Sehwag is a match-winner

K. SRIKKANTH

Virender Sehwag is easily the biggest sensation to hit Indian cricket in recent times, and it is not difficult to comprehend the reason. Entertainers will always hold a special place in the cricketing world, like in any other sport.

My first glimpse of Sehwag was as the under-19 coach of the Indian side. He caught my attention because he could strike the ball so cleanly. In fact, I still remember him putting a few deliveries out of the ground effortlessly.

He was also such a simple kid. I was told he came from a sort of rustic background, even then, he hardly appeared to be overawed by the occasion. He loved hitting the ball, and it was clear that if he trusted his natural ability to play attacking cricket, he would go places.

It is in this context that I am extremely happy that Sehwag has backed his instinct to go for strokes, rather than allow the bowlers to dominate him.

Here, I would like to go back to my own playing days. To the time I was making news in Madras as an aggressive young opener. I was in my college those days, there were many who advised me to change my style of play. They felt I played too many strokes to succeed at the higher level.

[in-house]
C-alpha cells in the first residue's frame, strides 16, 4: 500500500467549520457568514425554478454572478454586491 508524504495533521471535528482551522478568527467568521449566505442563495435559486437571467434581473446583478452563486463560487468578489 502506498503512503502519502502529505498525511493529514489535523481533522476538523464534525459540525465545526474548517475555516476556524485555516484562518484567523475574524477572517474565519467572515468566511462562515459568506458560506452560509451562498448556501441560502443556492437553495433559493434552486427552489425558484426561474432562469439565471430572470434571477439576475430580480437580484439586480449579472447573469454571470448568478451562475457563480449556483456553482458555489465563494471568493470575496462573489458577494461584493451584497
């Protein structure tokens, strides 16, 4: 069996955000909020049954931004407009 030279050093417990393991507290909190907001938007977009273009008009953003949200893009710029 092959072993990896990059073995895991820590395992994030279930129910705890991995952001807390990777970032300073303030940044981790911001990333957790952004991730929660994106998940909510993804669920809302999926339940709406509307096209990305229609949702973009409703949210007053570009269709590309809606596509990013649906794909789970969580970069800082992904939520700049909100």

Today, I can tell you that if I managed to play with any degree of success for India, it was only because I stuck to what came naturally to me. Had I become a defensively oriented batsman, I probably, would have struggled to play for my State.

The people whom I have come across after my retirement have all remembered me for my strokeplay, and I am sure, Sehwag, say 20 years from now, will find himself in a similar situation.

It is so important for a cricketer to play to his strengths, and I am delighted Sehwag is doing just that. He has an abundance of talent and is putting it to good use.

I watched his sensational hundred against England in the ICC Champions Trophy in Colombo from close quarters — I was commentating in that game — and I must say, it was an innings of absolute brilliance.

Before the Englishmen realised what hit them, he had eased past his 50, and soon he was raising his bat after getting to the three-figure mark. This appeared all too simple and easy for Sehwag.

However, it was his in-born gift of timing and the knack of finding the gaps, that made it appear so simple. Sehwag plays the ball a touch late, and this enables him to spot and find the gaps so easily.

I have played quite a few shots in my career, but never quite anything like Sehwag's imperious strokeplay, square off the wicket on the off-side. That is the area of his strength, and even the good balls are hammered to the fence.

Indeed, Sehwag is not the kind to cash in on only loose deliveries, and he is perfectly capable of dismissing the good ball past the rope or beyond it. That's a great asset.